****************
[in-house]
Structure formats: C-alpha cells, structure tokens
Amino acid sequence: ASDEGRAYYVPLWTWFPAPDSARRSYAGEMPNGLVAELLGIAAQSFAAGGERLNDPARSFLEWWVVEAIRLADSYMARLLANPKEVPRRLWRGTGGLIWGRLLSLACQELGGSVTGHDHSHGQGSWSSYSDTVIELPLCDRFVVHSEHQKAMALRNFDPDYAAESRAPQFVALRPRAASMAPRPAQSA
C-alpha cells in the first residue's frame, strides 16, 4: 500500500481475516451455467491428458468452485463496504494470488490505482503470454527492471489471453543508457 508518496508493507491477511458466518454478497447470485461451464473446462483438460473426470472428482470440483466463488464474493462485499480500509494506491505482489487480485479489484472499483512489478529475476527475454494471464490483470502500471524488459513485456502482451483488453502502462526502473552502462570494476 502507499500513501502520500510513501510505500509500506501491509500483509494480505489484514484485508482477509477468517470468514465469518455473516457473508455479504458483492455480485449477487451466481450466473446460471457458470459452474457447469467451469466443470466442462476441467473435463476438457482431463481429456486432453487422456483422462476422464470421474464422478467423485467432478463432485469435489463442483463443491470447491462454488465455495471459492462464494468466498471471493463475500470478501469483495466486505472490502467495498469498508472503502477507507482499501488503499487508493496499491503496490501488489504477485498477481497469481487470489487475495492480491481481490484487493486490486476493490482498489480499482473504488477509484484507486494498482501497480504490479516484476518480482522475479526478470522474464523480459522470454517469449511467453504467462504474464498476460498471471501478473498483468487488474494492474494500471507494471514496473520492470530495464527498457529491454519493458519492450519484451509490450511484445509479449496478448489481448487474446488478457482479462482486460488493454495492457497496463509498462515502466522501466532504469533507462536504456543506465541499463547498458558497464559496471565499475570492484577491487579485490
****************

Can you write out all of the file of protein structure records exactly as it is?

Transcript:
[in-house]
Structure formats: C-alpha cells, structure tokens
Amino acid sequence: ASDEGRAYYVPLWTWFPAPDSARRSYAGEMPNGLVAELLGIAAQSFAAGGERLNDPARSFLEWWVVEAIRLADSYMARLLANPKEVPRRLWRGTGGLIWGRLLSLACQELGGSVTGHDHSHGQGSWSSYSDTVIELPLCDRFVVHSEHQKAMALRNFDPDYAAESRAPQFVALRPRAASMAPRPAQSA
C-alpha cells in the first residue's frame, strides 16, 4: 500500500481475516451455467491428458468452485463496504494470488490505482503470454527492471489471453543508457 508518496508493507491477511458466518454478497447470485461451464473446462483438460473426470472428482470440483466463488464474493462485499480500509494506491505482489487480485479489484472499483512489478529475476527475454494471464490483470502500471524488459513485456502482451483488453502502462526502473552502462570494476 502507499500513501502520500510513501510505500509500506501491509500483509494480505489484514484485508482477509477468517470468514465469518455473516457473508455479504458483492455480485449477487451466481450466473446460471457458470459452474457447469467451469466443470466442462476441467473435463476438457482431463481429456486432453487422456483422462476422464470421474464422478467423485467432478463432485469435489463442483463443491470447491462454488465455495471459492462464494468466498471471493463475500470478501469483495466486505472490502467495498469498508472503502477507507482499501488503499487508493496499491503496490501488489504477485498477481497469481487470489487475495492480491481481490484487493486490486476493490482498489480499482473504488477509484484507486494498482501497480504490479516484476518480482522475479526478470522474464523480459522470454517469449511467453504467462504474464498476460498471471501478473498483468487488474494492474494500471507494471514496473520492470530495464527498457529491454519493458519492450519484451509490450511484445509479449496478448489481448487474446488478457482479462482486460488493454495492457497496463509498462515502466522501466532504469533507462536504456543506465541499463547498458558497464559496471565499475570492484577491487579485490